Monthly Archives: October 2014

Healthcare Horrors!

This Halloween we are launching the first in a series of blog posts about something really SCARY – Healthcare.

HEALTHCARE HORRORS!!

You may be surprised to learn that medical errors are the 3rd leading cause of death in the United States surpassed only by cardiovascular disease and cancer.
Hospitals can be scarier than any house of horror. It is estimated that more than 130,000 errors occur each month in the nation’s hospitals. Each month!!!

Deaths due to medical errors have increased to about 210,000-440,000 per year.
Some of the most common medical errors—and this is scary–

  • Medication errors-
  • Infections
  • Falls
  • Wrong site surgery
  • Misdiagnosis
  • Failure to identify the correct patient — Care provided to the wrong person

Unlike cardiovascular disease and cancer, there are few public campaigns aimed at preventing the occurrence of medical errors. Efforts to reduce medical errors are leaving out the most important stakeholders: PATIENTS!

Wilson-Stronks is changing how medical errors are being prevented. Learn more on our Advocacy Page and our Advocacy Blog.

Putting Patients in Patient Safety

It is time for us to become smarter about our healthcare! Many medical errors are preventable, and patients are a key element to creating systems of care to minimize error and improve safety.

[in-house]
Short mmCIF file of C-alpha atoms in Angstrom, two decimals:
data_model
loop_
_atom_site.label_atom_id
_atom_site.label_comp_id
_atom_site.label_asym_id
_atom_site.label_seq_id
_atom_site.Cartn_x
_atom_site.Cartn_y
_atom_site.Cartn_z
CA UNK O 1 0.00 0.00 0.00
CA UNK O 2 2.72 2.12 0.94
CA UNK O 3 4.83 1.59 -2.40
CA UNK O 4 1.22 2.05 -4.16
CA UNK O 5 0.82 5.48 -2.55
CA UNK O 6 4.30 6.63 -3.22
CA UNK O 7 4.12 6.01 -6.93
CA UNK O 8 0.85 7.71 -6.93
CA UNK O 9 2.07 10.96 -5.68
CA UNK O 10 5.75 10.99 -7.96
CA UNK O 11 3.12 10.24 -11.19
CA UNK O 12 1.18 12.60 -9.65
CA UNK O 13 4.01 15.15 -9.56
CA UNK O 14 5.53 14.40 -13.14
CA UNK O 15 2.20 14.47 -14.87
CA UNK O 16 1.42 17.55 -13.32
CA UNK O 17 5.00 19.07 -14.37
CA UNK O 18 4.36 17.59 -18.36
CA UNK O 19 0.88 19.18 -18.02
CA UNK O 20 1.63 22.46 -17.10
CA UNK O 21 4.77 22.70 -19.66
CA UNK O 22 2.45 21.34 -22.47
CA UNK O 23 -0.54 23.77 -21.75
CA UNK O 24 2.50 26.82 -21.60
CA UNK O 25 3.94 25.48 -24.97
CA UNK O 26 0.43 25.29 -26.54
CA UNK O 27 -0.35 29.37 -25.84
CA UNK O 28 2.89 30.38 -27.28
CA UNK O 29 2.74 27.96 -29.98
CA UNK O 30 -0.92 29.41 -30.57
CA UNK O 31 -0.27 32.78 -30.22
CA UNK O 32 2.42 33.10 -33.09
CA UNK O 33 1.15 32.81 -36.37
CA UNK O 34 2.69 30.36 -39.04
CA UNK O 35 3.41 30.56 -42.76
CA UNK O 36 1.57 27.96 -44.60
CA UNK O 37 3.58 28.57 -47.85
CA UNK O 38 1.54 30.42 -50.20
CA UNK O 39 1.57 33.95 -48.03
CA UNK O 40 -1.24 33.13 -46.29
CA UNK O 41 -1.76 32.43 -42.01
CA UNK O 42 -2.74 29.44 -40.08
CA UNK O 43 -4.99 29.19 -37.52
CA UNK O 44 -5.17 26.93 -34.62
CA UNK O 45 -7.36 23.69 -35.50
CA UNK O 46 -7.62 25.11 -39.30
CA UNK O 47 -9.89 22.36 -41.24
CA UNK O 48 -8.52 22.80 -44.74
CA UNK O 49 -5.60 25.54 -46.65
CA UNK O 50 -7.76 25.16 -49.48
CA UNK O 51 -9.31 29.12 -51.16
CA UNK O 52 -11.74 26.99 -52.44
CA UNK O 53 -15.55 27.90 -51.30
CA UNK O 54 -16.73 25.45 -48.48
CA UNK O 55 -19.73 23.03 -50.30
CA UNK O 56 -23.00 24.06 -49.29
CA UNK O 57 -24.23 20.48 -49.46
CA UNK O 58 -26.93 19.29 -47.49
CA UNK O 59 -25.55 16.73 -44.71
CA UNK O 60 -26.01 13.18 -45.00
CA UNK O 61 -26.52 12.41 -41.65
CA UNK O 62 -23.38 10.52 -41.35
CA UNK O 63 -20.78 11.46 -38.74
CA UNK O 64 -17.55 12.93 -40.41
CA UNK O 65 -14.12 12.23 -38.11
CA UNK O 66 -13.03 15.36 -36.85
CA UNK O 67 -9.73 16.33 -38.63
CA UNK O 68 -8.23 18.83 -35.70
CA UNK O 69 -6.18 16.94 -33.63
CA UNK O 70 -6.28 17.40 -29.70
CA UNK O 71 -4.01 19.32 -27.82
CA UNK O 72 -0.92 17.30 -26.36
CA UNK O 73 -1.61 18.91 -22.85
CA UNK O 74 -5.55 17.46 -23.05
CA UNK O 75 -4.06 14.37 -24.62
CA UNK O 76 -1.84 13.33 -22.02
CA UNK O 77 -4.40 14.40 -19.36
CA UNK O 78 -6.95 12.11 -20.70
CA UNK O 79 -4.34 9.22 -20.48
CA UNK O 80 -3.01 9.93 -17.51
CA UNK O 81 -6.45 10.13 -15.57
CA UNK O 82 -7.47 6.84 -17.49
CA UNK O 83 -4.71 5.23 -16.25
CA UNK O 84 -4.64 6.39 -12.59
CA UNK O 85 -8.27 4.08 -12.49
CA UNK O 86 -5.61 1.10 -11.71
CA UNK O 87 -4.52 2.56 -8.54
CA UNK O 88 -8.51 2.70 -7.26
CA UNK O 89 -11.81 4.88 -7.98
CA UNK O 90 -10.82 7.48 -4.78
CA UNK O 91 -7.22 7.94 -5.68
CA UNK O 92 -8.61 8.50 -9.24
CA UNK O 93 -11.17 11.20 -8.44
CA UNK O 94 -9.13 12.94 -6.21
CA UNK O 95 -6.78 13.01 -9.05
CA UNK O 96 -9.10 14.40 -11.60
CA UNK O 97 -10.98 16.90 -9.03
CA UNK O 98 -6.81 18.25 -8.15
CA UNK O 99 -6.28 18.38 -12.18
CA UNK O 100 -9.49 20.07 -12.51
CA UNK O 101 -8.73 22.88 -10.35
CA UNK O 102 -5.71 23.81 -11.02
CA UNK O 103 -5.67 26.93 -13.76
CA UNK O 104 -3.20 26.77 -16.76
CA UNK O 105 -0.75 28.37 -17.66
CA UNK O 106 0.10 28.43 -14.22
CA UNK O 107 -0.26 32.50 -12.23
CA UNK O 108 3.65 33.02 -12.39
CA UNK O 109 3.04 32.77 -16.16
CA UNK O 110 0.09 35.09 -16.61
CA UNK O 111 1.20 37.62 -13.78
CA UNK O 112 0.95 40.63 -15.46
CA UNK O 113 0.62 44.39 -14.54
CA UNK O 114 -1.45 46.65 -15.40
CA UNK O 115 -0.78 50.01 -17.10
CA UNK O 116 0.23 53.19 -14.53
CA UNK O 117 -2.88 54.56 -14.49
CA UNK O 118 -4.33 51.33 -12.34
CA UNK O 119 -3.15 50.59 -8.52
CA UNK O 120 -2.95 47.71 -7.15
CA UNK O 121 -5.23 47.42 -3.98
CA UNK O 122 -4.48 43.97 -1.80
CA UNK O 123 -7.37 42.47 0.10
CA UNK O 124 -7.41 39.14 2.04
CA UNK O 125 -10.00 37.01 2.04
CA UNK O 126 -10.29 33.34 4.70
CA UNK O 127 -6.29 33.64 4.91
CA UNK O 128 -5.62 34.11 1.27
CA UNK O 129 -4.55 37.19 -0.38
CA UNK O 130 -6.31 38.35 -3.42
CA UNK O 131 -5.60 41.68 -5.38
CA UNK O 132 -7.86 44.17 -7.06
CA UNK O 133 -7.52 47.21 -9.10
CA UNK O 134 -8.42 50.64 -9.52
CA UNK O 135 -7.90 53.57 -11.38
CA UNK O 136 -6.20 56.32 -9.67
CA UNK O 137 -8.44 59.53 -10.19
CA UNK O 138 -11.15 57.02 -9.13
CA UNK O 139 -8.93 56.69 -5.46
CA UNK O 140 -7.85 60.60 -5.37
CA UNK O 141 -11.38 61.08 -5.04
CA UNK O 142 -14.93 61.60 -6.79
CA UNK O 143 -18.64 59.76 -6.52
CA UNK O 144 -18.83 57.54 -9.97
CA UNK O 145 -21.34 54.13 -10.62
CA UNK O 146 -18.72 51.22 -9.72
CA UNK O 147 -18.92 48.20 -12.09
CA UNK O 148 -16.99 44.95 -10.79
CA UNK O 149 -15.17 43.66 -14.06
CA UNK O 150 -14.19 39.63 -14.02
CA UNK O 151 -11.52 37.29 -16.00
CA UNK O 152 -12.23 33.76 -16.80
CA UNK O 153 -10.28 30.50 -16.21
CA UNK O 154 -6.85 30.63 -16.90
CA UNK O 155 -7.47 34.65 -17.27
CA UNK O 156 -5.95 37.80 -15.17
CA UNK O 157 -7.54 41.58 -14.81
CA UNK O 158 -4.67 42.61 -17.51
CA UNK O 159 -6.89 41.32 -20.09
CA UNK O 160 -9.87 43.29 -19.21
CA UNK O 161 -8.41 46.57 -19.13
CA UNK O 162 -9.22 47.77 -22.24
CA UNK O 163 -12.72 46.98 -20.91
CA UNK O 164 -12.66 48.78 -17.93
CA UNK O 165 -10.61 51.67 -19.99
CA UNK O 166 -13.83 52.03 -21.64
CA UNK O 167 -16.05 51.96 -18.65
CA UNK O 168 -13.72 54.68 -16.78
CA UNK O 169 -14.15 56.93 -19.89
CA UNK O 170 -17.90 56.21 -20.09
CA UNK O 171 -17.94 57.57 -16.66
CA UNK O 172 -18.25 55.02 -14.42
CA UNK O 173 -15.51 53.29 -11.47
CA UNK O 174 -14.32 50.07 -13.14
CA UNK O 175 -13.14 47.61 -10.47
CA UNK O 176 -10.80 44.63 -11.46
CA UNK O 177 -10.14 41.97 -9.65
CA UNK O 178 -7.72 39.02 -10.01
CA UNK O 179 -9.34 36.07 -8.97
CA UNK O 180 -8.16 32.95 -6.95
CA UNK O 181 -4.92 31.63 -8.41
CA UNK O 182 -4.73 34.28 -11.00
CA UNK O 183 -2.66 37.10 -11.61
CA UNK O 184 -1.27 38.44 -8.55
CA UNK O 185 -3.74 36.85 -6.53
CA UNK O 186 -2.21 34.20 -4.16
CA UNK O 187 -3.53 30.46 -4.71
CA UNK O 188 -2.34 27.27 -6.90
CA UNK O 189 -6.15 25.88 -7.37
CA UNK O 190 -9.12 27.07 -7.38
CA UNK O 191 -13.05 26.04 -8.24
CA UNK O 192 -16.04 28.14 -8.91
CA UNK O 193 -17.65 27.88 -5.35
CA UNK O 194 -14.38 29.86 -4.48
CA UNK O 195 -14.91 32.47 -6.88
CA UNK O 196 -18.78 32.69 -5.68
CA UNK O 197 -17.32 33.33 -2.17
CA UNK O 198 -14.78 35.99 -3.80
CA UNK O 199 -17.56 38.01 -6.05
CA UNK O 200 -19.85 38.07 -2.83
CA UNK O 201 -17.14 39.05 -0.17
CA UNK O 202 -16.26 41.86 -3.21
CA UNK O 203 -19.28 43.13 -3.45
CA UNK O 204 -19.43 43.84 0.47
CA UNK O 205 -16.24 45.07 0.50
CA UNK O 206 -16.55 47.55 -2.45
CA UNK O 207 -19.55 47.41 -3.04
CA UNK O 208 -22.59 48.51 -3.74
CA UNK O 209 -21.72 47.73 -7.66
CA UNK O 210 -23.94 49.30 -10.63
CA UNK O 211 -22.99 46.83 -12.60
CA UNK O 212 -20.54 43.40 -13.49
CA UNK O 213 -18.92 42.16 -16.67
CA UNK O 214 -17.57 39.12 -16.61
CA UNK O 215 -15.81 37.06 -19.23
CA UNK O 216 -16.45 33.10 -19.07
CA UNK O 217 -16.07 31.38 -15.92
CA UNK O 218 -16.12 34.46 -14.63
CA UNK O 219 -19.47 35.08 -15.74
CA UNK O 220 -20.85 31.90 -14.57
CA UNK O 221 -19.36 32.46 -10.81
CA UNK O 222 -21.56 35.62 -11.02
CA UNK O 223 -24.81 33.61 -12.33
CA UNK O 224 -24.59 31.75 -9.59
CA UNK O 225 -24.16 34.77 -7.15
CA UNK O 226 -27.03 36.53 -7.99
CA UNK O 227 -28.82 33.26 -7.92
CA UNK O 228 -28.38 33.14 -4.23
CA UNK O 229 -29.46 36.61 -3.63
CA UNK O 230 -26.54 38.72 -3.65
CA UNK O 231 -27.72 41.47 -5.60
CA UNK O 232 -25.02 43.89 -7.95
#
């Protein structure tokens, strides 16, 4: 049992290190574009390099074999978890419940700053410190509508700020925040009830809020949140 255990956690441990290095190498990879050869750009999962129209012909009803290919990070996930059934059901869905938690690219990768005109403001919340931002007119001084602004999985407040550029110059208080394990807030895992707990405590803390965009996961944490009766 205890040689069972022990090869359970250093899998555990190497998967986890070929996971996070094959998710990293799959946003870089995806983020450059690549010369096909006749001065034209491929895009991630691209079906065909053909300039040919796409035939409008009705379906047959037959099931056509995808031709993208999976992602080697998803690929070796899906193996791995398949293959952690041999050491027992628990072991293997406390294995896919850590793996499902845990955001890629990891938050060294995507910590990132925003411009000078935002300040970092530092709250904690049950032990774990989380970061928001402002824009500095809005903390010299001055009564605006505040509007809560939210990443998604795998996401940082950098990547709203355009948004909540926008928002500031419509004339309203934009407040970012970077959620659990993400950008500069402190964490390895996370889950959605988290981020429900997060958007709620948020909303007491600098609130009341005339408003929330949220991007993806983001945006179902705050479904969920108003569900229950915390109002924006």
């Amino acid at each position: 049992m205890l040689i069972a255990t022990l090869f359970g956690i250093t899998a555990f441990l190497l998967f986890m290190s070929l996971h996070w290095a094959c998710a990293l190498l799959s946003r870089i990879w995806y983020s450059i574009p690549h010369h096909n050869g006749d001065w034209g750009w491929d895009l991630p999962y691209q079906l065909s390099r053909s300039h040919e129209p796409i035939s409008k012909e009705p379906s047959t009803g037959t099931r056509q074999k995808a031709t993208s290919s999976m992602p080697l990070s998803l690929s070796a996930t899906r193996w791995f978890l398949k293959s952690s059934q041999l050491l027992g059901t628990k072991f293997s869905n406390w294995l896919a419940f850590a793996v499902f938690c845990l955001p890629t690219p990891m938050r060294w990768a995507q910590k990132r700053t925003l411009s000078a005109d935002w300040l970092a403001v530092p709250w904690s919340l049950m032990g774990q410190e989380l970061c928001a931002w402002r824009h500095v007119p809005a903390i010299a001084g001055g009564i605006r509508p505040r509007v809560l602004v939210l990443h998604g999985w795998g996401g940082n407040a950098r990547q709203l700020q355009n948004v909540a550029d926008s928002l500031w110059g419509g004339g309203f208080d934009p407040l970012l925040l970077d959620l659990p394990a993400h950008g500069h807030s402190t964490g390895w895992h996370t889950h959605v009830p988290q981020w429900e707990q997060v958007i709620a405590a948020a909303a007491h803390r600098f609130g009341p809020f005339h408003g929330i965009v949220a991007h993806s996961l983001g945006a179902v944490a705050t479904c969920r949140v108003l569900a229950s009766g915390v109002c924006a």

A few tips for protecting yourself and those you care about:

  • Don’t go alone! Just as we don’t allow children to trick-or-treat alone, anyone receiving healthcare is by definition vulnerable and should have a care companion/support person with them. Learn more
  • Wash away the scary bugs! Make sure that all caregivers including your physician wash their hands before they touch you. Who knows what monster they were treating before they arrived to care for you! Learn more
  • Don’t be afraid to ask! If something doesn’t make sense, ask. Healthcare is complicated and confusing. Bring a list of questions and paper and pen to write down notes about your care. Learn more

Learn More: Our Patient Advocacy Program Continue reading

Have Soapbox; Will Travel

By Amy Wilson-Stronks

Last month I delivered the keynote address at the American Medical Association’s Fall 2014 Commission to End Health Care Disparities Meeting. I was flattered to be asked to speak to a room of accomplished healthcare professionals who are leading efforts to improve healthcare by addressing healthcare disparities. I envisioned this as an opportunity to share some observations made during the years that I have been working toward the same goal/directing efforts in the same direction.